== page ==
|Bula'bula Arts - Australian Aboriginal Art Centre: Aboriginal Art, Painting & Screenprinting|
Bula'bula Arts Aboriginal Corporation is located in Ramingining, a small and remote community established in central Arnhem Land in the 1970s. Located about 400km east of Darwin and 30km inland from the Arafura Sea, the township is built on land owned by the Djadawitjibi people of the Djinang group.
The region is home to more than sixteen clans speaking fourteen different languages, and borders on the Arafura Wetlands.Ramingining has had an Indigenous art centre since the 1970s, and in 1990 a meeting of senior artists resulted in the decision to establish an independent artists organization to represent their interests. The name Bula’bula refers to the message embodied in the song-cycle of the area’s principal creative being, Garrtjambal the red kangaroo. More literally, it translates as the tongue, or voice of the kangaroo.
Bula’bula artists are renowned for their distinctive bark and canvas paintings, dupun (hollow logs), yidaki (didgeridu), and fibre art such as mindirr (dilly bags), bush string bags and beautifully woven mats. In addition to also producing limited edition prints on paper, Bula’bula Arts occaisonally produces locally designed screen-printed fabric and t-shirts.
Ramingining has produced many artists of renown, including Paddy Dhathangu (1914-1993), George Milpurrurru (1934-1998) and David Malangi (1927-1999), who is famous for the use his artwork on the Australian one dollar note, which was in currency until 1982. Working painters currently include Philip Gudthaykudthay, Dorothy Djukulul, Namiyal Bopirri, Jimmy Moduk, Charlie Djurritjini, Richard Birrinbirrin, Peter Minygululu, Roy Burnyila and Bobby Bununggurr.Bula’bula also has some very accomplished fibre artists. They include Judy Baypungala, Elizabeth Djuttara (1942-2010), Robyn Djunginy and Clara Matjandatjpi (Wubugwubuk), who was commissioned by SOCOG to produce large fibre forms for the Sydney 2000 Olympics.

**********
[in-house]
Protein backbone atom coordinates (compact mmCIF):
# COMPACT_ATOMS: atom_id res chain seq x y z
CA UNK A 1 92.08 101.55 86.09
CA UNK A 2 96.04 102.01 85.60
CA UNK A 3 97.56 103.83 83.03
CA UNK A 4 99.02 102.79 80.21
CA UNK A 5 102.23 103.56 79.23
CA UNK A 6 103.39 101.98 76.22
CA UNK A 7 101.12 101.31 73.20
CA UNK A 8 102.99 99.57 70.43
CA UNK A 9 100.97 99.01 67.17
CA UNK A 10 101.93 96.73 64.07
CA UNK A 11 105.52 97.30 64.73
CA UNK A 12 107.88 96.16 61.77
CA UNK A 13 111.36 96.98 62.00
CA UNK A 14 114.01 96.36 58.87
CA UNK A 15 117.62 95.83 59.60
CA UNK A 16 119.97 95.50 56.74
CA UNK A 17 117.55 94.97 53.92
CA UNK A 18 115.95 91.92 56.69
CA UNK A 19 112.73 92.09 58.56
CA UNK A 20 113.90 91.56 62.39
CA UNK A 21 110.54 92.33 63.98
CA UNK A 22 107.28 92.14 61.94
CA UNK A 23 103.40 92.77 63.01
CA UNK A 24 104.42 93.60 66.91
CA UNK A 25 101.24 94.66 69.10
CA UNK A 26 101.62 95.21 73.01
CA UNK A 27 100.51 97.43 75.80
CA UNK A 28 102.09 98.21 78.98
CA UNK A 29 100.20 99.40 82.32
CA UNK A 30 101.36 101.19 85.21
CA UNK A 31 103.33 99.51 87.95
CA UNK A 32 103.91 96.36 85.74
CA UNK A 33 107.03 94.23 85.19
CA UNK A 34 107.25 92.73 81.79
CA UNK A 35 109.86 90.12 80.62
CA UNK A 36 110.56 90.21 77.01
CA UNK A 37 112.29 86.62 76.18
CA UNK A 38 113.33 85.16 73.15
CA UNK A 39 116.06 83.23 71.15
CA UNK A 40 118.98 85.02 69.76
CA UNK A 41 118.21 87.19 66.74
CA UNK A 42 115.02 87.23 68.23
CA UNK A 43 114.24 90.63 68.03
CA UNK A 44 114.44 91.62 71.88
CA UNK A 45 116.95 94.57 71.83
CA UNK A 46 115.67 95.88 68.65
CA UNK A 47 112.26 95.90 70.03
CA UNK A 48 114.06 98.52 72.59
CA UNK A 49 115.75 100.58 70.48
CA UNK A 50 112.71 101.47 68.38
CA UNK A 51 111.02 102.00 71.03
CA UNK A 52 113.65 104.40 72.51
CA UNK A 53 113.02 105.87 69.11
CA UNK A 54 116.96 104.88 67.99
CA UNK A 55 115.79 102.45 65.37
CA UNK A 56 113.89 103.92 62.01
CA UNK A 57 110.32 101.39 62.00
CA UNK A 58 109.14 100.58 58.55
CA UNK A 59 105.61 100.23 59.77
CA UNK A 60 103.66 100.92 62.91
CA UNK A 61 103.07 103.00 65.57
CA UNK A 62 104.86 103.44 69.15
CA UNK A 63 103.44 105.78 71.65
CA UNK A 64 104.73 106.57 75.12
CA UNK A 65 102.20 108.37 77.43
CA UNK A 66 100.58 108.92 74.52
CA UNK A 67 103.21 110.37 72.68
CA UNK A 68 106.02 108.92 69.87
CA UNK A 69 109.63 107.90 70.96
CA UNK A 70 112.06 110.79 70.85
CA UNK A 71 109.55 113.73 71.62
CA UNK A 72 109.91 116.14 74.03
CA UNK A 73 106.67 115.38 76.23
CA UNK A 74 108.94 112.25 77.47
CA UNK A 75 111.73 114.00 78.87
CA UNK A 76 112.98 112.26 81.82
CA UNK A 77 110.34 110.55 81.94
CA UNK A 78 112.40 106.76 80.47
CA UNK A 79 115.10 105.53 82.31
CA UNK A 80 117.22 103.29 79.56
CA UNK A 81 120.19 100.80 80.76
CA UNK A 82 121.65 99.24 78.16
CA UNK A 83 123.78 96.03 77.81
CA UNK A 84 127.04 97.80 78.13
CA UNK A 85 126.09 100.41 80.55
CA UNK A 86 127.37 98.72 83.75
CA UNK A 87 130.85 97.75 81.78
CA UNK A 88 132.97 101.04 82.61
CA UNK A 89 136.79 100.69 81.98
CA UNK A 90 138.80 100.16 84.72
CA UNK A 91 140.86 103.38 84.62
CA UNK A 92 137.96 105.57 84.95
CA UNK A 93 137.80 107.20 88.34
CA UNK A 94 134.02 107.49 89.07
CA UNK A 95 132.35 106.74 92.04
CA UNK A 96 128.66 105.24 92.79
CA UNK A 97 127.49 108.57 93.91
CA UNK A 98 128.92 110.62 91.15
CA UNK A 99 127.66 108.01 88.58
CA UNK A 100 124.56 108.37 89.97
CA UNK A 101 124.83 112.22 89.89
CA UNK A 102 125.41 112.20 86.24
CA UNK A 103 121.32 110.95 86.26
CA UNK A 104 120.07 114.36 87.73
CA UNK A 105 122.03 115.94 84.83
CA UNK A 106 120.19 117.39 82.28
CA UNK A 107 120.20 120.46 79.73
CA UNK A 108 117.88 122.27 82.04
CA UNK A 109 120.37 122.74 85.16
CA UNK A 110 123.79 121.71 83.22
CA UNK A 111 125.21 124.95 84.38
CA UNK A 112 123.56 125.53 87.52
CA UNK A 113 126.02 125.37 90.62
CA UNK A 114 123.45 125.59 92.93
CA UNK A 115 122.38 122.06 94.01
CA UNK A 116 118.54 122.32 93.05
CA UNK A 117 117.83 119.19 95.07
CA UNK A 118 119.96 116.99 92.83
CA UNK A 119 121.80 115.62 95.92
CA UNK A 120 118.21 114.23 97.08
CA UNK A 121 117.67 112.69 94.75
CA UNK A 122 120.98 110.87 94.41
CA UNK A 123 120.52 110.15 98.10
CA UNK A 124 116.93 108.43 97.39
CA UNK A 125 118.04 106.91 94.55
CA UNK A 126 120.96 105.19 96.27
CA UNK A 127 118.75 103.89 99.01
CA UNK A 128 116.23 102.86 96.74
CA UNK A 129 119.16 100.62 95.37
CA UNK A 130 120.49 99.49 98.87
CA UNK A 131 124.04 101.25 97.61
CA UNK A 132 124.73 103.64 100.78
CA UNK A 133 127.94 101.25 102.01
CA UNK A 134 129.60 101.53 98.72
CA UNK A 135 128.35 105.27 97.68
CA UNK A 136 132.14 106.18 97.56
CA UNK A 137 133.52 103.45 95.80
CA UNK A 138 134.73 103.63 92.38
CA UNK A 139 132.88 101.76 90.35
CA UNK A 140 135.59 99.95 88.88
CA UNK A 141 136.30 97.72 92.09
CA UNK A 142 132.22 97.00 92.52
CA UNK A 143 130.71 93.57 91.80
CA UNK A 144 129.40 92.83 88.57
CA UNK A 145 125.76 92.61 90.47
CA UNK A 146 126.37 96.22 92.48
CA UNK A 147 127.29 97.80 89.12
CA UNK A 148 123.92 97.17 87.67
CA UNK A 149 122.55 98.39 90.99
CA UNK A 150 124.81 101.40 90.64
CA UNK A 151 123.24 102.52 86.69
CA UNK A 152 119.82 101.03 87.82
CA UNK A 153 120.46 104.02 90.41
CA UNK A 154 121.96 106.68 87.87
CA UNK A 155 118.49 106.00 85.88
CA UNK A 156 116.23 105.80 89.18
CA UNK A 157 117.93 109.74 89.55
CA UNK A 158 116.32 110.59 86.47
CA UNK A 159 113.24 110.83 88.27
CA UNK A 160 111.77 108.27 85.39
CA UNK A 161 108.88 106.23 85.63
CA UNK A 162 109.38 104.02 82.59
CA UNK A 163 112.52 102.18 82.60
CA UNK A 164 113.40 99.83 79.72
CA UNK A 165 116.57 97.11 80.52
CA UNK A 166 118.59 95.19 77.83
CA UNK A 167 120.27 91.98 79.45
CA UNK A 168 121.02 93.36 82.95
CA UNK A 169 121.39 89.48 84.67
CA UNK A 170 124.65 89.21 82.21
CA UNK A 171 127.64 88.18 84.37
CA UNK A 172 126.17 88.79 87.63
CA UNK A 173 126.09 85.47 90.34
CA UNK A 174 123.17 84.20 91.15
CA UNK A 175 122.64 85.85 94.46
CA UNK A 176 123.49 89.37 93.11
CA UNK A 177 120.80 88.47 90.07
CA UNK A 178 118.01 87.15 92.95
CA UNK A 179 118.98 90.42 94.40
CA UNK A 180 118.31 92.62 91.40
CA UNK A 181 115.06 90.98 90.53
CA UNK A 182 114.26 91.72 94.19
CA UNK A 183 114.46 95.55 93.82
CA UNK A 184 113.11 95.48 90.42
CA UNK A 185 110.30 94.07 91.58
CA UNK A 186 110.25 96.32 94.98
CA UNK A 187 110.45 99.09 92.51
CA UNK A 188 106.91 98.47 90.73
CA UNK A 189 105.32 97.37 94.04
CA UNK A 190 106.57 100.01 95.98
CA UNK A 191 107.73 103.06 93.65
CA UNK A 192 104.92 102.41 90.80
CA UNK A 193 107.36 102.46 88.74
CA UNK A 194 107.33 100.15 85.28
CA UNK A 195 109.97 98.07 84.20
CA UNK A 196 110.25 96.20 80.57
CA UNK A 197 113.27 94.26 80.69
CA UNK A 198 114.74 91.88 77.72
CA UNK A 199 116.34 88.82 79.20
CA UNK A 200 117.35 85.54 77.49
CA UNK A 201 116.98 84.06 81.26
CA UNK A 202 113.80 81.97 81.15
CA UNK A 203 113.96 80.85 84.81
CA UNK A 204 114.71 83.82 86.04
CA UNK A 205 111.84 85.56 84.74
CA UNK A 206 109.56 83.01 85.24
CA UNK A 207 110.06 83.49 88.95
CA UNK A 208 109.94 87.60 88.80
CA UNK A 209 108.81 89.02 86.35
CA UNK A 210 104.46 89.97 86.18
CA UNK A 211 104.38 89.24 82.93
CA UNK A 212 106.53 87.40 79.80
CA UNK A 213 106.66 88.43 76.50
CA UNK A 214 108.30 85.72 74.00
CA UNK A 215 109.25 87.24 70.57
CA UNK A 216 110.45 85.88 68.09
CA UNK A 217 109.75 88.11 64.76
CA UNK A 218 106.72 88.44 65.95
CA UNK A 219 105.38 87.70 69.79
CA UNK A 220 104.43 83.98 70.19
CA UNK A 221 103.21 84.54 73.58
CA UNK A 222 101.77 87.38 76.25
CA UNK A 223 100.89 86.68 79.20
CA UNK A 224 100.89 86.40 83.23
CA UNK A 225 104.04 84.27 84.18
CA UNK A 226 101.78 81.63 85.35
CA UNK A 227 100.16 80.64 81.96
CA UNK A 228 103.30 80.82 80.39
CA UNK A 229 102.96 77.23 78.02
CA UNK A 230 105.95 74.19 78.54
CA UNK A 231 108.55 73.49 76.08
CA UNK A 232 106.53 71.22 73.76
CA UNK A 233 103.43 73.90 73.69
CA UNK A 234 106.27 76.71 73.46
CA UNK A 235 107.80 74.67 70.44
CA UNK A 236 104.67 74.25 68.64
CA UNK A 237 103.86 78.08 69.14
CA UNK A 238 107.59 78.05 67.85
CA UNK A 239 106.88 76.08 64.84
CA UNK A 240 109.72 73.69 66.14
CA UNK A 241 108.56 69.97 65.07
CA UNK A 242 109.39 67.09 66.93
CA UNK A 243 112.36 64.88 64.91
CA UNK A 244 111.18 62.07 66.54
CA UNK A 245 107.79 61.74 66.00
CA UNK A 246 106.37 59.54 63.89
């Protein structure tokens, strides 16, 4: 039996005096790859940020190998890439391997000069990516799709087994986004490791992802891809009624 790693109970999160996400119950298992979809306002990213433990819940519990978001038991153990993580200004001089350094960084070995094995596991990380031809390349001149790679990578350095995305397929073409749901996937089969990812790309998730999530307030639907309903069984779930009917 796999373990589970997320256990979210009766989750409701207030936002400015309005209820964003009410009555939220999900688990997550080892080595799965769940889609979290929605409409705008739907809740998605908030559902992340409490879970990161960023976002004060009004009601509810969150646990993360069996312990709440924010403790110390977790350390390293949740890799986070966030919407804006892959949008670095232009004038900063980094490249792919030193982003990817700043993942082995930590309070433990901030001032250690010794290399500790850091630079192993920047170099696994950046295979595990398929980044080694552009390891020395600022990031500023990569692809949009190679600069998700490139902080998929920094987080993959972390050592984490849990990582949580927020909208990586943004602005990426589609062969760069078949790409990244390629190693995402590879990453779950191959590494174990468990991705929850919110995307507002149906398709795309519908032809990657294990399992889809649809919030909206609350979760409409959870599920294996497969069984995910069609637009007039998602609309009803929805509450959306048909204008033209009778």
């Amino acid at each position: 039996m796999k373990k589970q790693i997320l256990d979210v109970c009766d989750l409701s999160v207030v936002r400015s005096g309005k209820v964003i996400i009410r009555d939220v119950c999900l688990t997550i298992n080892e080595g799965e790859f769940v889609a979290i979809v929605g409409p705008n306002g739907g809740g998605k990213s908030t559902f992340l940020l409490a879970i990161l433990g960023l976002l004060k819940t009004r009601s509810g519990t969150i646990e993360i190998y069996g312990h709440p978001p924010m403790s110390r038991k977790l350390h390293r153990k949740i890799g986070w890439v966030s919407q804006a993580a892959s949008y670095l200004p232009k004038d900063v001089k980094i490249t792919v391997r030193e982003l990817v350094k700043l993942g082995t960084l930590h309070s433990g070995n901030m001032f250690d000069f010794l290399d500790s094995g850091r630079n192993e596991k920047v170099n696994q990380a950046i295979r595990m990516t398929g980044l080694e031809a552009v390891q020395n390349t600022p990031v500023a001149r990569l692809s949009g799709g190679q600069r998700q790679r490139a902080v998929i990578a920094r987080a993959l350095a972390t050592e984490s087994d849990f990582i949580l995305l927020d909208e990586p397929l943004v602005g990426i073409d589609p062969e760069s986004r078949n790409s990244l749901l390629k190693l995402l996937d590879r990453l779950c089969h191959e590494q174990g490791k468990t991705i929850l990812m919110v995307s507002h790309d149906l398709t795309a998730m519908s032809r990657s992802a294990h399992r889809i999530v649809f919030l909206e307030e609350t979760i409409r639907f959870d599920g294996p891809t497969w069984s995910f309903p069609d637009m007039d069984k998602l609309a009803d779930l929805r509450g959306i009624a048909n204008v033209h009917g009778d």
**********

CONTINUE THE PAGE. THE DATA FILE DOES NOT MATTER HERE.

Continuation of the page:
More about the Ramingining region, the culture, people and art from this area can be seen on the website Twelve Canoes (www.twelvecanoes.com).
Yirritja and Dhuwa Panels
Each panel measures 2.7 metres in length and I.2 metres in width. They represent the two moieties of the Yolngu people. In Yolngu culture every thing (eg. plant, animal, cloud or person) is either Yirritja or Dhuwa. This division is an integral part of Yolngu social organisation. A person is the same moiety as their father and they marry someone of the opposite moiety. The opposite moiety is the same moiety as their mother. In this way there are always strong family connections.
Each clan and language belongs to one of the two moieties. The Dhuwa moiety panel is from the Mandhalpingu people. The Yirritja panel is from the Ganalbingu people.